This is the greatest low-carb pasta you can purchase, whether you’re trying to make the ideal batch of mac & cheese or just want a simple tomato sauce for supper.

These Low-Carb Pasta Options May Be Better Than The Real Thing

It might be difficult to determine which pastas are appropriate for a low-carb diet if you enjoy spaghetti and are following a low-carb diet. However, the good news is that it is not impossible: delectable low-carb pastas are available on the market. Not only are low-carb pastas a great option for people who are watching their carb intake, but because many of these pastas are made from beans, lentils, or other vegetables, they are often higher in protein and fiber and a good choice for people who are following a gluten-free diet, according to Leslie Bonci, a registered dietitian and consultant for the California Prune Board.

Whatever type of carb-conscious pasta you choose, however, know that you can prepare it in the same way you would your favorite brand of regular pasta.

Tips For Buying Low-Carb Pasta

Knowing which pastas are OK for your low-carb diet and which ones aren’t might be a real challenge when you’re a spaghetti fanatic. It’s not impossible, though, and there are some very delicious low-carb pastas to be found out there in the world. In addition to being a great option for people watching their carb intake, because many of these pastas are made from beans, lentils, or other vegetables, they’re often higher in protein and fiber, and they’re a good choice for people following gluten-free diets, according to Leslie Bonci, a registered dietitian and consultant for the California Prune Board in Sacramento.

Whatever type of carb-conscious pasta you choose, though, know that it may be prepared in the same manner as your favorite brand.

As Bonci explains, “They mix nicely with proteins and vegetables and are excellent in both hot and cold applications.” In order to get the best low-carb pastas available, here’s what to look for on store shelves while shopping for low-carb products.

2. Get a pasta with a higher fiber count.

In addition, “there are certain low-carb pasta varieties that are poor in protein and fiber, which is not a great tradeoff because most people do not consume enough fiber on a daily basis,” explains Bonci. ” As a rule of thumb, you should strive for at least 6 grams of fiber every gram of protein consumed. The fact that you may occasionally receive less from your spaghetti is not the end of the world, but it is absolutely a best practice when you’re out grocery shopping. Furthermore, fiber is beneficial to the digestive tract since it increases satiety levels and helps to get things moving in there.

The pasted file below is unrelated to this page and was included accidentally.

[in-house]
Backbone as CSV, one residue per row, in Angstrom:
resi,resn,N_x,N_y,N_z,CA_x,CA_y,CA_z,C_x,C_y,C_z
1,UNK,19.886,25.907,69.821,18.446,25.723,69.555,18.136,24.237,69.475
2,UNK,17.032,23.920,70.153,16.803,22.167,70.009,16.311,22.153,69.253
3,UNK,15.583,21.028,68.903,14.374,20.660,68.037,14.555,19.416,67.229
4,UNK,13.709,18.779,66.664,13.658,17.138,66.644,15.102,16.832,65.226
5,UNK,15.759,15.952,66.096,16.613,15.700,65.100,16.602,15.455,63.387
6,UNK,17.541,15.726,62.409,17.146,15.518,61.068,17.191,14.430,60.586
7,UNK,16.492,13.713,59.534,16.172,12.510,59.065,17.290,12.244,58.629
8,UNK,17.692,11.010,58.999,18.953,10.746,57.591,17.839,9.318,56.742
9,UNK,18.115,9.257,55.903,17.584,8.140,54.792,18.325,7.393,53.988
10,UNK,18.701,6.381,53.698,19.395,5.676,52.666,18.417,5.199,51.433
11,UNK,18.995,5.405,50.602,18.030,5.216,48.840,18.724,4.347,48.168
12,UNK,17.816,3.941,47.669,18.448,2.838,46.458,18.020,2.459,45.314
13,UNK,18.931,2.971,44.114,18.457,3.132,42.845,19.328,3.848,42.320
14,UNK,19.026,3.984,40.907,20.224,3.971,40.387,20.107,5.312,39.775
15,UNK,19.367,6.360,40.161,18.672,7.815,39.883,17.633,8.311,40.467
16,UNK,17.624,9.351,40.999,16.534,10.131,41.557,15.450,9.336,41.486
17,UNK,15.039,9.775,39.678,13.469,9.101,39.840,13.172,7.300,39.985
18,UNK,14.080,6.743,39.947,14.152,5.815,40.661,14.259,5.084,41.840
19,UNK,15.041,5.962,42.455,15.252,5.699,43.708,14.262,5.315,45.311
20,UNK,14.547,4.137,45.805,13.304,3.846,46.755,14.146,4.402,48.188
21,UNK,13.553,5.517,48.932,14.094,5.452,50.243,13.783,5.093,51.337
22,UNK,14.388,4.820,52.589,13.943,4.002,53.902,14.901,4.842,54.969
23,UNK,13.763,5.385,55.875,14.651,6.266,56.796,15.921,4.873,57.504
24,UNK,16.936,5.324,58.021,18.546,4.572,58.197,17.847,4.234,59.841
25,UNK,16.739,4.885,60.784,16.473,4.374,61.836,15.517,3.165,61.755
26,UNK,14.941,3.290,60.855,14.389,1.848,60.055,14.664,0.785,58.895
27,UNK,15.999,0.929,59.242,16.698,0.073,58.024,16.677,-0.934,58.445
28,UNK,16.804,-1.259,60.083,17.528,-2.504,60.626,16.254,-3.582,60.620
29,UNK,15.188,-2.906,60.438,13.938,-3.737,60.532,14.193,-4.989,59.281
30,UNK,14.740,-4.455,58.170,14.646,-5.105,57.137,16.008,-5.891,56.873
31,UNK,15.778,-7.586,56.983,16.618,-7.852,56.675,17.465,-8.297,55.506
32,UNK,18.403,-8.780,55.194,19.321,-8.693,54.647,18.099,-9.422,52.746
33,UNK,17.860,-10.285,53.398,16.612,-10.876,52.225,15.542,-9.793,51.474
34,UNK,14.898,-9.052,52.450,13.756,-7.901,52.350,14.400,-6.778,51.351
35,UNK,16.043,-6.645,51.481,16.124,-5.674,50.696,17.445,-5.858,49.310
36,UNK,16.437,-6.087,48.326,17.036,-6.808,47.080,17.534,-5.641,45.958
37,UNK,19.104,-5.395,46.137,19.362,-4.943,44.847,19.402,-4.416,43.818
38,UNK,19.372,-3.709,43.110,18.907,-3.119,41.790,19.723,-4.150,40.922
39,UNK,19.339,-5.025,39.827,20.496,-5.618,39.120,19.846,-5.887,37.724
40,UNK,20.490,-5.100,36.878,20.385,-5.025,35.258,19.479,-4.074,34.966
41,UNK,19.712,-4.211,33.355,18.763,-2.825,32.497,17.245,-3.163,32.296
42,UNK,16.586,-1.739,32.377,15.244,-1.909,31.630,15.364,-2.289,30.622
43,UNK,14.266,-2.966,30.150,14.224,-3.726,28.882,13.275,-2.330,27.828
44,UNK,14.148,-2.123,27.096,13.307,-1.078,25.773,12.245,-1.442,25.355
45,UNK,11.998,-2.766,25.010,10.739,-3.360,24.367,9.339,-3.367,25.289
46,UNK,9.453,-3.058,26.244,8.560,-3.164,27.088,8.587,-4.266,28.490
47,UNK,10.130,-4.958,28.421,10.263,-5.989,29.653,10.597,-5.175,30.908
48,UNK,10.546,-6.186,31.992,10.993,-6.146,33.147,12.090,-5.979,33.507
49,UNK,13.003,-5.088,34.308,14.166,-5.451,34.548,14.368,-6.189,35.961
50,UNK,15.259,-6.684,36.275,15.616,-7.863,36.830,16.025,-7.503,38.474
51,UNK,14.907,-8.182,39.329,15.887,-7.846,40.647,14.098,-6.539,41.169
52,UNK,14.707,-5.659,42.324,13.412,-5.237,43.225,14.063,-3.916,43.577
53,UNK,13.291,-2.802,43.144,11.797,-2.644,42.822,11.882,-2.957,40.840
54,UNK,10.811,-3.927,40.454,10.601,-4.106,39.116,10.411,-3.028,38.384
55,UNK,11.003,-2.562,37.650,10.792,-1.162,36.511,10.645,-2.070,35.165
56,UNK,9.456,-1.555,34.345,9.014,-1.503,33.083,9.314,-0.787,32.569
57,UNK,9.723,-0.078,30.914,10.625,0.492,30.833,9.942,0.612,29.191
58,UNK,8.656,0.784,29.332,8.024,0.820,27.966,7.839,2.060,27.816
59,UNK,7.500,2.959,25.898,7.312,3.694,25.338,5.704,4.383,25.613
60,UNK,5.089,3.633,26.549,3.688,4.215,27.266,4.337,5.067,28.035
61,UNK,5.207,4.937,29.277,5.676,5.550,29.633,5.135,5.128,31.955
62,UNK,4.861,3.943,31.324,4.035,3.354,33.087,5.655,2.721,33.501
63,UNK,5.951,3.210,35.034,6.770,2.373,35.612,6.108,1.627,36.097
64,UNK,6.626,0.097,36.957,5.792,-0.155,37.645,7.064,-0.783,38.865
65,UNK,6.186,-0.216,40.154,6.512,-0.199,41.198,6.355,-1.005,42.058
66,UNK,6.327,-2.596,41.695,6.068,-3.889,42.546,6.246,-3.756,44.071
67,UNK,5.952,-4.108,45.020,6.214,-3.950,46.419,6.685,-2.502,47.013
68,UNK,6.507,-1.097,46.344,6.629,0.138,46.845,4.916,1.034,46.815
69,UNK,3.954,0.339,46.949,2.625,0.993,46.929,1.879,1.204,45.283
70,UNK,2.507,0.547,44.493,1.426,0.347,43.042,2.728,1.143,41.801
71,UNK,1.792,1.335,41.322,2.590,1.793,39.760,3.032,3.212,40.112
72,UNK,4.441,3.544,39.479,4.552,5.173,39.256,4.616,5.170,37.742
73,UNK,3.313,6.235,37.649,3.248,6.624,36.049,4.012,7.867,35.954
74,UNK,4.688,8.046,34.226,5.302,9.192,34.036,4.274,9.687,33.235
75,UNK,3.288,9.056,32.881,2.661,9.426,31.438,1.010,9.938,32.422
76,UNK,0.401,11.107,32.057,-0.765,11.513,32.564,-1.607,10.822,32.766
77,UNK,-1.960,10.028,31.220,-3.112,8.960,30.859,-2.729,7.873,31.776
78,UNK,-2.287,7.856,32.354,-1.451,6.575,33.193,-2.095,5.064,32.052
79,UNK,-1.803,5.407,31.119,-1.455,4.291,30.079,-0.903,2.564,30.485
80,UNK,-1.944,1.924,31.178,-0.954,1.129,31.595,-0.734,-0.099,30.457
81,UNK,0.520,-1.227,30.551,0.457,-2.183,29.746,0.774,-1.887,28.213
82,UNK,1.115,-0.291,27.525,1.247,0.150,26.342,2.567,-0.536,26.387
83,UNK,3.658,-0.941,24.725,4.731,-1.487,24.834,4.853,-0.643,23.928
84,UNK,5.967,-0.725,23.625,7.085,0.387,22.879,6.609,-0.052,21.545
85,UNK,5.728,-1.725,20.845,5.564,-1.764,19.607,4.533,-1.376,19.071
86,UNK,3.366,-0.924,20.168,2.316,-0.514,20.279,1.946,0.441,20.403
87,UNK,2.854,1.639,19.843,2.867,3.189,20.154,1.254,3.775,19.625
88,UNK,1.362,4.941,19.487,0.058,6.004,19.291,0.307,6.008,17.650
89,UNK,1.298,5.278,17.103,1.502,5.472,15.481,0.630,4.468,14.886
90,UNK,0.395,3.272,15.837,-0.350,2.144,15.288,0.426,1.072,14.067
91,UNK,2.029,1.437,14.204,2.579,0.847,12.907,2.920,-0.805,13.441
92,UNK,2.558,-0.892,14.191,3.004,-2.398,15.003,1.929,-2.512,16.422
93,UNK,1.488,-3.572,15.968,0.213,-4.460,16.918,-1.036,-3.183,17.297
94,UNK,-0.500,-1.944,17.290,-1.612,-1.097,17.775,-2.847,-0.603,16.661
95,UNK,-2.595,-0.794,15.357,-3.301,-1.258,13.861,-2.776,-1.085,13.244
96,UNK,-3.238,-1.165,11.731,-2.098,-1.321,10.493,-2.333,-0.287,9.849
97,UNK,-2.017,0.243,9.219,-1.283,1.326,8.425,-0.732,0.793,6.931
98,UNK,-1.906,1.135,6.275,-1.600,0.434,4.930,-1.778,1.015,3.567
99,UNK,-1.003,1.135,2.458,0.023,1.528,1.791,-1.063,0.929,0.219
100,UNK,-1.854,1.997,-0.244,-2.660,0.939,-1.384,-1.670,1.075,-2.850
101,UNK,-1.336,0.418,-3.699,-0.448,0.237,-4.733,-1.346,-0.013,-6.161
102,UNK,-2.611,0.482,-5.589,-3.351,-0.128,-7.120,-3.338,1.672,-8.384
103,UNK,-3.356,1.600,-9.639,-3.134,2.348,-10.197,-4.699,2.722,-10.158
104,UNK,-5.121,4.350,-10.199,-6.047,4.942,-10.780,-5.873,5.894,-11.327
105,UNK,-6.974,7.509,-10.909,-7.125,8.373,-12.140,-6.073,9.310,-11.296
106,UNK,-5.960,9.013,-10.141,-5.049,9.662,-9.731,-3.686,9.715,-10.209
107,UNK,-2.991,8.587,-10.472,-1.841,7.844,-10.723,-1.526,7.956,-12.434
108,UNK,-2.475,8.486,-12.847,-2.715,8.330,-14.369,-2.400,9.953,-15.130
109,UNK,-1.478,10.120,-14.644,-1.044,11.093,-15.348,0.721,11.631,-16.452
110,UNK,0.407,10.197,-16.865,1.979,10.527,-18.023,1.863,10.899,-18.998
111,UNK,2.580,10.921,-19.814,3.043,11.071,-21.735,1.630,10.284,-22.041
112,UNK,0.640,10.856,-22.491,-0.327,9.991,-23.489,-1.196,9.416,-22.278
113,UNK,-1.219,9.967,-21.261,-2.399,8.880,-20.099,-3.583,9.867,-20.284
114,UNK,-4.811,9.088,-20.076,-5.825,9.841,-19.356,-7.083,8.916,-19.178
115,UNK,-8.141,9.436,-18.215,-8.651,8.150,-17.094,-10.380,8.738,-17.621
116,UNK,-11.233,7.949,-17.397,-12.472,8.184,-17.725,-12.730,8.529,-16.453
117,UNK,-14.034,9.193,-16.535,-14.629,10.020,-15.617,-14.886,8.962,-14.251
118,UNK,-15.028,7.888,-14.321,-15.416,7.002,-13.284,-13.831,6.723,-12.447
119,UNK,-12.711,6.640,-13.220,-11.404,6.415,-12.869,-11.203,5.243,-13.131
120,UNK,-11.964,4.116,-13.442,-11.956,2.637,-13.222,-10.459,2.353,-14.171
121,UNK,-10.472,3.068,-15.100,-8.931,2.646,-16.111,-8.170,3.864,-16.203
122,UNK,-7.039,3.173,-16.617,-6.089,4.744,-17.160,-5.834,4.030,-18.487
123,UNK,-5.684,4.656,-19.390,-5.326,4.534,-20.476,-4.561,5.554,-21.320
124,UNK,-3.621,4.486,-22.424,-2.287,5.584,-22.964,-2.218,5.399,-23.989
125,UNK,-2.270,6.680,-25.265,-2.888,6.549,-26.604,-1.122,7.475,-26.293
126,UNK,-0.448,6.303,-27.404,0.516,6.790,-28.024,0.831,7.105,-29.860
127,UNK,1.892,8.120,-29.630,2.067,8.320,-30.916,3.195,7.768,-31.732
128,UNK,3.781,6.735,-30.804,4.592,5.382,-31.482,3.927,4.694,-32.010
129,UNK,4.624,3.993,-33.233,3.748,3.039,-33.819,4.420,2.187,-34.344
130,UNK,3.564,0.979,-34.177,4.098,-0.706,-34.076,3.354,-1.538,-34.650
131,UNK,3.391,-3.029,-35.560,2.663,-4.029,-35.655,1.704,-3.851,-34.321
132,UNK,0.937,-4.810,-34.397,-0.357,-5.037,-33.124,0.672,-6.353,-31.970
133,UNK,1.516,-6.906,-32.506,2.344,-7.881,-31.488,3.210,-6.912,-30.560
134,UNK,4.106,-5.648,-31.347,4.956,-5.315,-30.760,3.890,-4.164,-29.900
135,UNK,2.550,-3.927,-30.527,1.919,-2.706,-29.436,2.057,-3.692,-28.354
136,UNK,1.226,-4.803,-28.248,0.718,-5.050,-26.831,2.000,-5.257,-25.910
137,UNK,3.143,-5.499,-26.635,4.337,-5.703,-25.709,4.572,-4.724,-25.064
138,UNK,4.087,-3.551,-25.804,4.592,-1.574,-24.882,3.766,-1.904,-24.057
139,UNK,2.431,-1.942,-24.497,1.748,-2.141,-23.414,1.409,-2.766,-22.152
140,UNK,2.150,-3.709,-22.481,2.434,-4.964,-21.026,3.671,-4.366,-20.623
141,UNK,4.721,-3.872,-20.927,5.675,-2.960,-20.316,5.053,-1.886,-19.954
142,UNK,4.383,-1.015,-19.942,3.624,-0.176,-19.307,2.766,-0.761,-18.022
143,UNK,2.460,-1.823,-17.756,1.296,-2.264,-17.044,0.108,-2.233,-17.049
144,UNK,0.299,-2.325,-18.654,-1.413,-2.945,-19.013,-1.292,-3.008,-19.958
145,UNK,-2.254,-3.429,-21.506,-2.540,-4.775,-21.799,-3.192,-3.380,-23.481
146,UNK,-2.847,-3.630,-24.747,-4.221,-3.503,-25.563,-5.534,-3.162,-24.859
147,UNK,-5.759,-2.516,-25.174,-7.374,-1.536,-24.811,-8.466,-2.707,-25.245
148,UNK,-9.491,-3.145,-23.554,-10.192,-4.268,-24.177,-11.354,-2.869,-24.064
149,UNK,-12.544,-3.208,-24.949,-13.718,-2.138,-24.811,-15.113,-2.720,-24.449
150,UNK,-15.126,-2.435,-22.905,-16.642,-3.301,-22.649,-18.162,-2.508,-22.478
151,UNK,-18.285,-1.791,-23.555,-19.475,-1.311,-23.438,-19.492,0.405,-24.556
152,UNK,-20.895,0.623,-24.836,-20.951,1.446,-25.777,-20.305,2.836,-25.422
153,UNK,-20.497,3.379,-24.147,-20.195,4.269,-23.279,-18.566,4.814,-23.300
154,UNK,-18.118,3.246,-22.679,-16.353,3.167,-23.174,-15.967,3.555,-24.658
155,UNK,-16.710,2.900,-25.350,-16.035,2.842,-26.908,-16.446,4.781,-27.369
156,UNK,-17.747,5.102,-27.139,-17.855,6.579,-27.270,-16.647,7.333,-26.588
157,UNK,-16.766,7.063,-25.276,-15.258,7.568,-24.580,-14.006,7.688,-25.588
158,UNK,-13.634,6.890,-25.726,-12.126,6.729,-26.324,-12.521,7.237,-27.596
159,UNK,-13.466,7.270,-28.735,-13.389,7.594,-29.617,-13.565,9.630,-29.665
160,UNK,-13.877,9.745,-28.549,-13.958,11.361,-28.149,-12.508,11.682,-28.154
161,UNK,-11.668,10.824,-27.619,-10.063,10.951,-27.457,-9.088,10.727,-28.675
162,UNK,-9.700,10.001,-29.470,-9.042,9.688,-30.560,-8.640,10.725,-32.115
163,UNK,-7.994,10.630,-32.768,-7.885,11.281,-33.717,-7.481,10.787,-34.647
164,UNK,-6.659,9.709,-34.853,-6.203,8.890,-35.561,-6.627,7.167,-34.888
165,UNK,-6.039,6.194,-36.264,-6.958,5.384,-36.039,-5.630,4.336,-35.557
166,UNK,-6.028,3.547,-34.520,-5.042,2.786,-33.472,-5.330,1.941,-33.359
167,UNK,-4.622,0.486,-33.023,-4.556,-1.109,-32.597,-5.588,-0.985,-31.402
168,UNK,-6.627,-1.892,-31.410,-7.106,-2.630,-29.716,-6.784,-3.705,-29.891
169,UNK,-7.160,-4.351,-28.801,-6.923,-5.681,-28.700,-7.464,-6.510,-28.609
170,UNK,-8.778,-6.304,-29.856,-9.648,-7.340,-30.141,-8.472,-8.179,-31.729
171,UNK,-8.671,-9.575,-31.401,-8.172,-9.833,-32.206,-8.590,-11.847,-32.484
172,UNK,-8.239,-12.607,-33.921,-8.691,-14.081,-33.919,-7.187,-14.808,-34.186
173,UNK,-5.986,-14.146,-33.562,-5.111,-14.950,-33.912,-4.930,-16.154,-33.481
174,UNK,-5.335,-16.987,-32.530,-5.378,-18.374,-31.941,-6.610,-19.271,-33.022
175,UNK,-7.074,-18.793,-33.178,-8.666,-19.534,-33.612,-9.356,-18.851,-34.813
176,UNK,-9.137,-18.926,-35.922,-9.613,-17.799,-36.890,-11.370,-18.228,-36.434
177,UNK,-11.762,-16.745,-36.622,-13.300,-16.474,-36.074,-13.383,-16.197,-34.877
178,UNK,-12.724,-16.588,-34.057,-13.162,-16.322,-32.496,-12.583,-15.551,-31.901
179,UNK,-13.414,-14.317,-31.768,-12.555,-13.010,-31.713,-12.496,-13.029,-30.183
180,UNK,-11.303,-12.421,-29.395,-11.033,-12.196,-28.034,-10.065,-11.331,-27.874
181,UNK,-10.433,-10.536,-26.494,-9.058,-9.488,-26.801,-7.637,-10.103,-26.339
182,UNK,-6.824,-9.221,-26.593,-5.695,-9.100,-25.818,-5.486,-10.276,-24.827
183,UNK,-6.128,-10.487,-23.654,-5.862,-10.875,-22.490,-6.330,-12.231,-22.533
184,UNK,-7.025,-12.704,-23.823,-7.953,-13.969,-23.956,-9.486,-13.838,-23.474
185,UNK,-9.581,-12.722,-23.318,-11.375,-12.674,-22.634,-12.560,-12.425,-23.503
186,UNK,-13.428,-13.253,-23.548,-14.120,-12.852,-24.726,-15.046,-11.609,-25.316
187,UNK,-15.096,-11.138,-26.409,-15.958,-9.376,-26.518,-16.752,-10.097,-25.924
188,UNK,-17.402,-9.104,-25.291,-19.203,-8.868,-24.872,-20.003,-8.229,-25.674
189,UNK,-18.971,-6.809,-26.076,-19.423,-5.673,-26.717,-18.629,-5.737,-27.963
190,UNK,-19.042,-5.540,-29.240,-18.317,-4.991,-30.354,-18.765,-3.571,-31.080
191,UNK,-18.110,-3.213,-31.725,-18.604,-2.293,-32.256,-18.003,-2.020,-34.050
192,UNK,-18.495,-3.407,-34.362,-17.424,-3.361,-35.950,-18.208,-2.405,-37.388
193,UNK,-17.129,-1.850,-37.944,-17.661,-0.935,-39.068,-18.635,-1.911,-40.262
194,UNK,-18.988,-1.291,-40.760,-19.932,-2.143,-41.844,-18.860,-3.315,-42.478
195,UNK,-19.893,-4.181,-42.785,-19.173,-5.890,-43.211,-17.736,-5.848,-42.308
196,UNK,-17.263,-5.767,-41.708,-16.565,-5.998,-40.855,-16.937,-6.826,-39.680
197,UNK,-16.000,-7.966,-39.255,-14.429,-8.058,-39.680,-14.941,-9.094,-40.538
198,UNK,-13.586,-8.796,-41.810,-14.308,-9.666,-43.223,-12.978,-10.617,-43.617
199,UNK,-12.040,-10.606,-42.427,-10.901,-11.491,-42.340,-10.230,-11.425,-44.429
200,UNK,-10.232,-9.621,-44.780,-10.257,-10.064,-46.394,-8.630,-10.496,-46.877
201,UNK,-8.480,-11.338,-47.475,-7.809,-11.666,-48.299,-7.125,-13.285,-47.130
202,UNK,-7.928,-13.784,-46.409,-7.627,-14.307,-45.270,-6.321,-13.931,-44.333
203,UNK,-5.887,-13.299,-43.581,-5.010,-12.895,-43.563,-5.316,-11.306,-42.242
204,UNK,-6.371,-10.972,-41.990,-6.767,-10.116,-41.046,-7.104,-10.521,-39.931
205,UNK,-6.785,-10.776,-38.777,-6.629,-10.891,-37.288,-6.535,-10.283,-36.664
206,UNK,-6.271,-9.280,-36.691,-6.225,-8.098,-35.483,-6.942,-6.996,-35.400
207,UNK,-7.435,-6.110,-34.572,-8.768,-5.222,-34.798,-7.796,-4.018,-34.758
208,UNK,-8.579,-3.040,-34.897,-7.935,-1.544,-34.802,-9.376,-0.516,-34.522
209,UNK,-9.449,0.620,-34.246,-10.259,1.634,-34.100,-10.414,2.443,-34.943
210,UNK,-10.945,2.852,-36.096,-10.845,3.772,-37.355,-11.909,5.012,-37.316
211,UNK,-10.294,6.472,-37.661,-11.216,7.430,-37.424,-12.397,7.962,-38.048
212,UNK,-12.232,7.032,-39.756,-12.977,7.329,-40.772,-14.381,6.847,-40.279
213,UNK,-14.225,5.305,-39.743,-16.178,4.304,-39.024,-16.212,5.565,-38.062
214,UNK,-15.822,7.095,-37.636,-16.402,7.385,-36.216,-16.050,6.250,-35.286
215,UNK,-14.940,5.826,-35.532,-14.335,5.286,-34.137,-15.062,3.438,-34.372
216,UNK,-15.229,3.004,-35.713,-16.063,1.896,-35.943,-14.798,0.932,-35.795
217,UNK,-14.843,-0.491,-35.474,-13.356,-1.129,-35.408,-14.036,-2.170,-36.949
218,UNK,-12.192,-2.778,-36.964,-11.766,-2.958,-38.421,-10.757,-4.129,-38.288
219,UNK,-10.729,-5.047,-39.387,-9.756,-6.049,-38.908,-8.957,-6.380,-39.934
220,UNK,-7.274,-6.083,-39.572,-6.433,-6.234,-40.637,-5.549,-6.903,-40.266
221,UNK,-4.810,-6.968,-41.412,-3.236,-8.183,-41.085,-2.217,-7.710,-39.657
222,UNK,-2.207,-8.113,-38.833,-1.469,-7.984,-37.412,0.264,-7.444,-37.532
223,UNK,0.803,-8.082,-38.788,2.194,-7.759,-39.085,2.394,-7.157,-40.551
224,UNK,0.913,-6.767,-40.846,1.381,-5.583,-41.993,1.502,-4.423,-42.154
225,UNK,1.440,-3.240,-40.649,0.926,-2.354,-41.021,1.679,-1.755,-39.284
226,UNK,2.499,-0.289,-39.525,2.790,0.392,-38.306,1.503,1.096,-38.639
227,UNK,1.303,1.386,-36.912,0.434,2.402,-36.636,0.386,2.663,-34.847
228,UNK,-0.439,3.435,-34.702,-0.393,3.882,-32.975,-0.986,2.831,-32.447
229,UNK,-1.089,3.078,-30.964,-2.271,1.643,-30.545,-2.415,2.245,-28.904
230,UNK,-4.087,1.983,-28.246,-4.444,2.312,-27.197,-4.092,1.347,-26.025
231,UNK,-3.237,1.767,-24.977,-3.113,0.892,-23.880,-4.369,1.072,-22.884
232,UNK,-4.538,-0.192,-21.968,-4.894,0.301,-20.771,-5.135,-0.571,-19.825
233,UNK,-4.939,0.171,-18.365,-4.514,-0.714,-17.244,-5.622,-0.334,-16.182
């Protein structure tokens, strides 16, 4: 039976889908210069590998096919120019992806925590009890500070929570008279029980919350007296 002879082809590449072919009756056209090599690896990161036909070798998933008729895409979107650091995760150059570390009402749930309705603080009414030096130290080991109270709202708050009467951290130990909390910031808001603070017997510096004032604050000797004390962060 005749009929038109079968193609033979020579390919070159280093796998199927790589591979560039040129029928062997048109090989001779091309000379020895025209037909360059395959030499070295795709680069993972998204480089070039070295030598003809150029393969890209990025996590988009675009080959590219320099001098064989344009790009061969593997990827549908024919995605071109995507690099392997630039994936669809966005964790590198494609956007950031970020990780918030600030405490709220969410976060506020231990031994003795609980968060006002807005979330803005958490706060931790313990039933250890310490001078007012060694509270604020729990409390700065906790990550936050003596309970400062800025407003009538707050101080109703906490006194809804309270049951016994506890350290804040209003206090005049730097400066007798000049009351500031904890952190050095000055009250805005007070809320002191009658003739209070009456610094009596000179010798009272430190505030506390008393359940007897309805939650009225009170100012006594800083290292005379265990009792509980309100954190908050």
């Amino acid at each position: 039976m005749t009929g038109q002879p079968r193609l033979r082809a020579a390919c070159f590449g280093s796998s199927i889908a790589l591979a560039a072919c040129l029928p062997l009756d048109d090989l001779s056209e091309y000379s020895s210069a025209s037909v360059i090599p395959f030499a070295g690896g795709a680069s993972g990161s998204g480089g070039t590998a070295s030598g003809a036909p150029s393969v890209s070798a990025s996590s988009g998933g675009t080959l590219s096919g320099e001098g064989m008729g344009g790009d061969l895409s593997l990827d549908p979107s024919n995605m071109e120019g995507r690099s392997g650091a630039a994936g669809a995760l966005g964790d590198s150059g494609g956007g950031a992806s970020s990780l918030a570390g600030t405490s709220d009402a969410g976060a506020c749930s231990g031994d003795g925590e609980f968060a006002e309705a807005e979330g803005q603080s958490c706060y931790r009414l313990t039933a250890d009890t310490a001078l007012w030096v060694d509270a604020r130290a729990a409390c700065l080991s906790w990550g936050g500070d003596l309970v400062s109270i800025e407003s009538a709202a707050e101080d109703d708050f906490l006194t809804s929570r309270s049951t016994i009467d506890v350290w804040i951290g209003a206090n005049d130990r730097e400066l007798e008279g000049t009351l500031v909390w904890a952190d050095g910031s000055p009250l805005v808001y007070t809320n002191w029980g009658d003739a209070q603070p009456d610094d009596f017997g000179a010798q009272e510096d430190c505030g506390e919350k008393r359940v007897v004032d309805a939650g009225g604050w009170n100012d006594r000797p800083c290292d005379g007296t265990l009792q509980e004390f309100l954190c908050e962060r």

3. Aim for a low-carb pasta with a carb count that’s within your daily range.

In addition, “there are certain low-carb pasta varieties that are limited in protein and fiber, which is not a great compromise because most people do not consume enough fiber on a daily basis,” Bonci explains. For this reason, you should strive for a protein intake that contains at least 6 grams of fiber per pound of muscle. The fact that you may occasionally receive less from your pasta is not the end of the world, but it is absolutely a best practice while you’re out food shopping in the first place.

The Best Low-Carb Pasta That Actually Tastes Good

Every dish, from chickpea elbows to lentil lasagna, is crafted with ingredients that you can feel good about putting into your body. Let’s be clear: Carbohydrates are not the bad guys. Whole grains such as oats, barley, and rye are densely packed with essential nutrients such as digestion-friendly fiber, zinc, iron, magnesium, and folate, among other things. Furthermore, carbohydrates supply energy and provide the fuel that our brains, red blood cells, and central nervous systems require to function properly.

Nutritionist and creator of Tovita Nutrition, Leah Silberman says that refined carbohydrates (which do not contain the bran and germ sections of the grain kernel) are completely devoid of fiber: As Silberman explains, “they have been treated to the point that they have lost any nutritious value.” “You’re receiving carbohydrates, but you’re not getting nourishment.” Naturally, a cookie here and a piece of toast there won’t hurt you, but if you’re a frequent consumer of refined grains (think white spaghetti), it could be worth considering substituting in sneaky alternatives that taste delicious and have health advantages as well.

The good news is that Innovative manufacturers are making it simpler than ever to consume noodles while keeping simple carbohydrates to a bare minimum by substituting better-for-you components for wheat in their noodles recipes.

The ingredient list is important to consider when selecting a low-carb pasta, according to Silberman.

“Chickpeas or green lentil flour are good examples of components that should be limited to one or two in the pasta.” Silberman also takes into account the nutritional facts.

Below are eight low-carb pastas that are higher in protein and fiber than your typical bowties.

Top 11 Low-Carb Alternatives to Pasta and Noodles

Pasta is a versatile cuisine that is enjoyed by people of all cultures. However, it is well-known for being heavy in carbohydrates, which some individuals may want to keep to a minimum. It is possible that you are following a low-carb diet, are allergic to gluten, or just want to avoid feeling bloated and uncomfortable after a meal if you are avoiding wheat pasta or carbohydrates. However, if you don’t want to give up pasta and the delicious sauces that go with it totally, you might be interested in low-carb alternatives.